One common answer has been to demand more authority and independence for scientific advisers. For instance, a 2012 House of Lords report called for greater independence for government science advisers, including a “ring-fenced budget”. It even suggested that science advisers be given “a formal role in policy submission sign-offs”.
Such calls for unelected experts to preside over policy making have a rich history, going back to Plato’s philosopher kings. Not surprisingly, democracies have tended to resist empowering science advisers as policymakers. But for many experts, the seductive appeal of calling for such a role is irresistible.
The key to securing better scientific advice lies not in elevating advisory processes above democracy, but in developing better ways to integrate advice with democratic decision making. A first step is to recognise the distinction between advice and decision making. Evidence does not, as some claim, necessarily compel a particular decision. As Ian Boyd, chief scientific adviser for Defra has observed, “based upon the same evidence, it is possible to pursue quite different policy options”.
This suggests a further clarification of advisory processes: advice on evidence and advice on options. Both Ann Glover and David Nutt found themselves in political difficulty because they thought that they were merely commenting on science, but in the larger debate their remarks were interpreted in the context of existing government policies and debates in civil society. In highly politicised settings, the reality is that there is no such thing as just commenting on the science.
Both Glover and Nutt would have been better protected from politics with a formal mandate from government to assess the state of evidence with respect to GM technologies or recreational drugs. Without such a mandate, freelancing commentary invites political conflict with the adviser at the centre of controversy. Alternatively, science advisers could be tasked with the “honest brokering of policy options” to clarify, or even expand, the scope of choice available to decision makers.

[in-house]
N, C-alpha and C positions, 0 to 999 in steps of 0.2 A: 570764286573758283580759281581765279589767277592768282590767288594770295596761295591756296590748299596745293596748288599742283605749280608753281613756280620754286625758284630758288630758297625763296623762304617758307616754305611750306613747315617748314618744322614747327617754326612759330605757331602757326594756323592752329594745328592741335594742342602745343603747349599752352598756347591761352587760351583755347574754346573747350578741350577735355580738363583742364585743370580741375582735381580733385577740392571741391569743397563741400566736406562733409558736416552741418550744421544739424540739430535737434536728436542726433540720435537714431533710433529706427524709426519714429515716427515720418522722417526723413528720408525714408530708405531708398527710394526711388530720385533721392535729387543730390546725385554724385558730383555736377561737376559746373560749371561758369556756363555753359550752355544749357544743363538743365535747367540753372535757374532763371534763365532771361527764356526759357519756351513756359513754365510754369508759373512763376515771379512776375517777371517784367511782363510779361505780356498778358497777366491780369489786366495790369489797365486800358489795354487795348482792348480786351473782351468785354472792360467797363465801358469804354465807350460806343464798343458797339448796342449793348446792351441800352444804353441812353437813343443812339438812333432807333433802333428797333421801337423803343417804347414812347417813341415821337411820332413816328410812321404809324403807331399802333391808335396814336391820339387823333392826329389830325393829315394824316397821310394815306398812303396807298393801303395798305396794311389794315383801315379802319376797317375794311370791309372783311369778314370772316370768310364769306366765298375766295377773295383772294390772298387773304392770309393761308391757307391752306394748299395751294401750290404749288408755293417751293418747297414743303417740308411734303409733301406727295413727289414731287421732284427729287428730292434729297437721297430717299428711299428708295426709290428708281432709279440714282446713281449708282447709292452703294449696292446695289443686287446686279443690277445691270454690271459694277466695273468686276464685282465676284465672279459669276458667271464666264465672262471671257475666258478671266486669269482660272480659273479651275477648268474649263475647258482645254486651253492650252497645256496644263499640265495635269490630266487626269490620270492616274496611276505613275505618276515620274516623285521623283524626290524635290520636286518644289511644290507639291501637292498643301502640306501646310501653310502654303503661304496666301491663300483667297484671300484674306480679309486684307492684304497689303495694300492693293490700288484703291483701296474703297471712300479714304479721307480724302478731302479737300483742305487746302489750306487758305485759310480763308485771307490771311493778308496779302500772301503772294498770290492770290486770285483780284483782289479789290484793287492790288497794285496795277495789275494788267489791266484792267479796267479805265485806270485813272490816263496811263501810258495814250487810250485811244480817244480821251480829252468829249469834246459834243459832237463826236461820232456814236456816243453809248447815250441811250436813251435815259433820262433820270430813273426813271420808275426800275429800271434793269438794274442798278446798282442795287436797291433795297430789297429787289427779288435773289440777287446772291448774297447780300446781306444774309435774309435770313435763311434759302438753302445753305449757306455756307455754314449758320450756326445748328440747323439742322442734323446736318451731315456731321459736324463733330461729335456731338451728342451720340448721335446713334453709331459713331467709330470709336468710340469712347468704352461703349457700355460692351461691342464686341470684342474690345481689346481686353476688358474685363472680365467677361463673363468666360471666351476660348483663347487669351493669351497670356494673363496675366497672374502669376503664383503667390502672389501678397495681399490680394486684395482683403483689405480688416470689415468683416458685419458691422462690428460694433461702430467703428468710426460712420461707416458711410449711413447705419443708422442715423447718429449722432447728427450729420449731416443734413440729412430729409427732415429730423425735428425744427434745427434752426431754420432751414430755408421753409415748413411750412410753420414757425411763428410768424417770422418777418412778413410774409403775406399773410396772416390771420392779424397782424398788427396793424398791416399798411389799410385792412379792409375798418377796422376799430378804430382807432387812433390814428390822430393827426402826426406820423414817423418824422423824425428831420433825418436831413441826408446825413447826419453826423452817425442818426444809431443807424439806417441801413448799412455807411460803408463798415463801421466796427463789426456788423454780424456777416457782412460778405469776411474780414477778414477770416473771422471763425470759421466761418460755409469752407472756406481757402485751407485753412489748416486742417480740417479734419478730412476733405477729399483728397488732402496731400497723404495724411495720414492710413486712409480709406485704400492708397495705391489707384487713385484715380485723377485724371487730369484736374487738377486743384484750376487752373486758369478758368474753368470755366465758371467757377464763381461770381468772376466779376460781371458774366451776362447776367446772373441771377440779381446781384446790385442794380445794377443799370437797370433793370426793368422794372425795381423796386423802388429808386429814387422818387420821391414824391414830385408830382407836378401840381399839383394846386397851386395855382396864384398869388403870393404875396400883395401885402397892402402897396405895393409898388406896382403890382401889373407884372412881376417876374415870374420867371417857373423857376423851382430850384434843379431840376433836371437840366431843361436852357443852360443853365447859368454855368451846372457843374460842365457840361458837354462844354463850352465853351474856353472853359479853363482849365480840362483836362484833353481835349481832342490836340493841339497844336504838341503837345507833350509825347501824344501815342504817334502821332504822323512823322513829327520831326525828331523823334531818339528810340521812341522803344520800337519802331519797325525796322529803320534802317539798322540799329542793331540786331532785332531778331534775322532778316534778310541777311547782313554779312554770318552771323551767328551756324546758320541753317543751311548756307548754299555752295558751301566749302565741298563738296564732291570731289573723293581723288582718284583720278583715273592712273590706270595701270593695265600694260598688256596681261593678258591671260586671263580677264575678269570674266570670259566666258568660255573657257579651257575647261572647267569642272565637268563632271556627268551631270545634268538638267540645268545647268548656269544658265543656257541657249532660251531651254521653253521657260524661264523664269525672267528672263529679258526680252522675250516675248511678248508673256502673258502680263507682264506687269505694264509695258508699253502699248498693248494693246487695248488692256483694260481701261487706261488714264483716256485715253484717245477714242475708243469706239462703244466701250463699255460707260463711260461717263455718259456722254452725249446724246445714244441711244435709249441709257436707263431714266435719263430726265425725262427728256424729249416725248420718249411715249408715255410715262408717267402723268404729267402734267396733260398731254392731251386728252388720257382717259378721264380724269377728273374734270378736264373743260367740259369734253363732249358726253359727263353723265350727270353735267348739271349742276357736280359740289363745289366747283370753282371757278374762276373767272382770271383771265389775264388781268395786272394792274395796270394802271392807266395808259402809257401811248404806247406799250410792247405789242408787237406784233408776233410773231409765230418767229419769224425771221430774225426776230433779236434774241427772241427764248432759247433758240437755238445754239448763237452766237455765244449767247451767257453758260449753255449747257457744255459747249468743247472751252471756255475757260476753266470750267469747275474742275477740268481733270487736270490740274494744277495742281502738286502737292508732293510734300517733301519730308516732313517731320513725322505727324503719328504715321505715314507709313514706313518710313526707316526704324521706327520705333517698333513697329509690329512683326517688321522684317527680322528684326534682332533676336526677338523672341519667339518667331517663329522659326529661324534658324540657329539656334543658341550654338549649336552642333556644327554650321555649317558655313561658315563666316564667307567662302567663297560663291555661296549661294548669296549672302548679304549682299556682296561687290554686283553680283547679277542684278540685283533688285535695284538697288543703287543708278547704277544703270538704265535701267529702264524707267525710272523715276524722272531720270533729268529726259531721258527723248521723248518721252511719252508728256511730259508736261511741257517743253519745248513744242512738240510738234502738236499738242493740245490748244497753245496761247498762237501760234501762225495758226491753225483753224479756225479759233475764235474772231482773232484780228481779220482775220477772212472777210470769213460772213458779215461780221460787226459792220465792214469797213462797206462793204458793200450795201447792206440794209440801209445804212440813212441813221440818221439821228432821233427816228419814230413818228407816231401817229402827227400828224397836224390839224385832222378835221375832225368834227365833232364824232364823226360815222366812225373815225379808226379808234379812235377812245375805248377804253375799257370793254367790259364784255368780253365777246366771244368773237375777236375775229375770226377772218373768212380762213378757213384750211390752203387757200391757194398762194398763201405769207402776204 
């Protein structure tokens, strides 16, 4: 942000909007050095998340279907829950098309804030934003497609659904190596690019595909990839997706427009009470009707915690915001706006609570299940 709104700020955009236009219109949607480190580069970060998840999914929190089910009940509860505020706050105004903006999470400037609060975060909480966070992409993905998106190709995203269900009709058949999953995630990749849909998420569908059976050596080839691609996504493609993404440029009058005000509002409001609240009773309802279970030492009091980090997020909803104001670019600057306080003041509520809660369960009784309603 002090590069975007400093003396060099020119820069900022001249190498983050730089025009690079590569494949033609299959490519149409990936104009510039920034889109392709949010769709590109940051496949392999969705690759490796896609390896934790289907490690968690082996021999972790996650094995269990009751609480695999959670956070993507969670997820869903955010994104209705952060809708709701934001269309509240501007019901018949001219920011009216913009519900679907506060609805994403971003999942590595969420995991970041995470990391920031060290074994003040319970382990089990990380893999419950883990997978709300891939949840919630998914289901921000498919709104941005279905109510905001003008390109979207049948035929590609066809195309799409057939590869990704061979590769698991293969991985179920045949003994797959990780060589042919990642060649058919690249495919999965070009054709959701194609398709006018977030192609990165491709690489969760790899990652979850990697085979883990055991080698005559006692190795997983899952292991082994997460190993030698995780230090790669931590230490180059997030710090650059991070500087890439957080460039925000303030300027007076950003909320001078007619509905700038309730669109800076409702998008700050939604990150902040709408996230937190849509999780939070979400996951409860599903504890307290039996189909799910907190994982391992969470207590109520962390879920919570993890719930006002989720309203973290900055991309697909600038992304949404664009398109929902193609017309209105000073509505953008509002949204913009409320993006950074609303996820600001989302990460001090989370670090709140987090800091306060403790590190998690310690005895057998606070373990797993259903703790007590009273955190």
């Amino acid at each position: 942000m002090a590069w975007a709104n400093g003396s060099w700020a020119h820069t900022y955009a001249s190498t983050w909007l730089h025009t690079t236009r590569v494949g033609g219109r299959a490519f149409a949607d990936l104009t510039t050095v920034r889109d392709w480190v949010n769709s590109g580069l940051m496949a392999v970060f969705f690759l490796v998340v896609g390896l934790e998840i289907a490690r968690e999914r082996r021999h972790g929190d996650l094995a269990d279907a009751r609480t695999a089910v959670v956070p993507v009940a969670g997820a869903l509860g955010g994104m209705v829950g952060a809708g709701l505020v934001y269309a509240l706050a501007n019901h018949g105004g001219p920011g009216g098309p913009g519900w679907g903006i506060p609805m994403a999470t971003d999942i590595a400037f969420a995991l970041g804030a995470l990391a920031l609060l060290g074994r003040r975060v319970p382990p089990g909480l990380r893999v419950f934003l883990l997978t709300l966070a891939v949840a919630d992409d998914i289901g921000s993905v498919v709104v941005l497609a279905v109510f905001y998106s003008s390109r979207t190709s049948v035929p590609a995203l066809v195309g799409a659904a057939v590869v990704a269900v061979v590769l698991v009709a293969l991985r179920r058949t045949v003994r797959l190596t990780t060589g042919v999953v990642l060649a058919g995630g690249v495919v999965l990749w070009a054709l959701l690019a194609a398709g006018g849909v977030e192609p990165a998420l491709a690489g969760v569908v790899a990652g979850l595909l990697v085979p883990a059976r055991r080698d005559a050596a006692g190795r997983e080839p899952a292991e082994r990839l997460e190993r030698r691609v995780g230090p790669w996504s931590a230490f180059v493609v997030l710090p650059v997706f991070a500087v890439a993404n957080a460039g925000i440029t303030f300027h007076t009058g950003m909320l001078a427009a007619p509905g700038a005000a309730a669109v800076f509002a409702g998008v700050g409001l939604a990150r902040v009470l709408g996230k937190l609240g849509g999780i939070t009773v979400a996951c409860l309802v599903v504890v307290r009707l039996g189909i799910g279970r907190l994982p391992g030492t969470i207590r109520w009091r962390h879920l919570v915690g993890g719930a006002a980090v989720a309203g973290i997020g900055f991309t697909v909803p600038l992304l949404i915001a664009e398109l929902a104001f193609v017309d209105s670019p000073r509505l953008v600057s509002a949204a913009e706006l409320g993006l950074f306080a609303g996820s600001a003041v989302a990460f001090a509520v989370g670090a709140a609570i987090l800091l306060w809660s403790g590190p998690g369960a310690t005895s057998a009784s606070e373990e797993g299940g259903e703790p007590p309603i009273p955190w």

Of course, governments may not want to provide a formal request for an assessment of evidence, and they may not want advice on options, especially if they have decided on a particular route of travel. The Obama administration has centered its climate strategy on the association of extreme weather events with greenhouse gas emissions. A more balanced assessment of the science of extreme events and climate change, such as that found in the recent assessment of the Intergovernmental Panel on Climate Change, is less helpful politically than a science adviser willing to make more definitive statements.
In theory, advisory bodies that sit further from government, like the National Research Council and the Royal Society, could play a role as a fair-minded arbiter of scientific questions, or even as honest brokers of policy options. But in recent years, such bodies have too often chosen to participate as advocates in political debates, seeking to throw the weight of their authority behind one side or another.
Strengthening science advice depends upon a willingness by at least some of our scientific and political leaders to focus more of their attention on the integrity of advisory processes, rather than the hot political issues of the day. So far at least, with a few notable exceptions, such leadership has been in short supply.
Roger Pielke Jr is professor of environmental studies in the Centre for Science and Technology Policy Research at the University of Colorado and author of The Honest Broker: Making Sense of Science in Policy and Politics(@RogerPielkeJr). He is one of the speakers at this week’s Auckland summit on science advice to governments (@GlobalSciAdvice)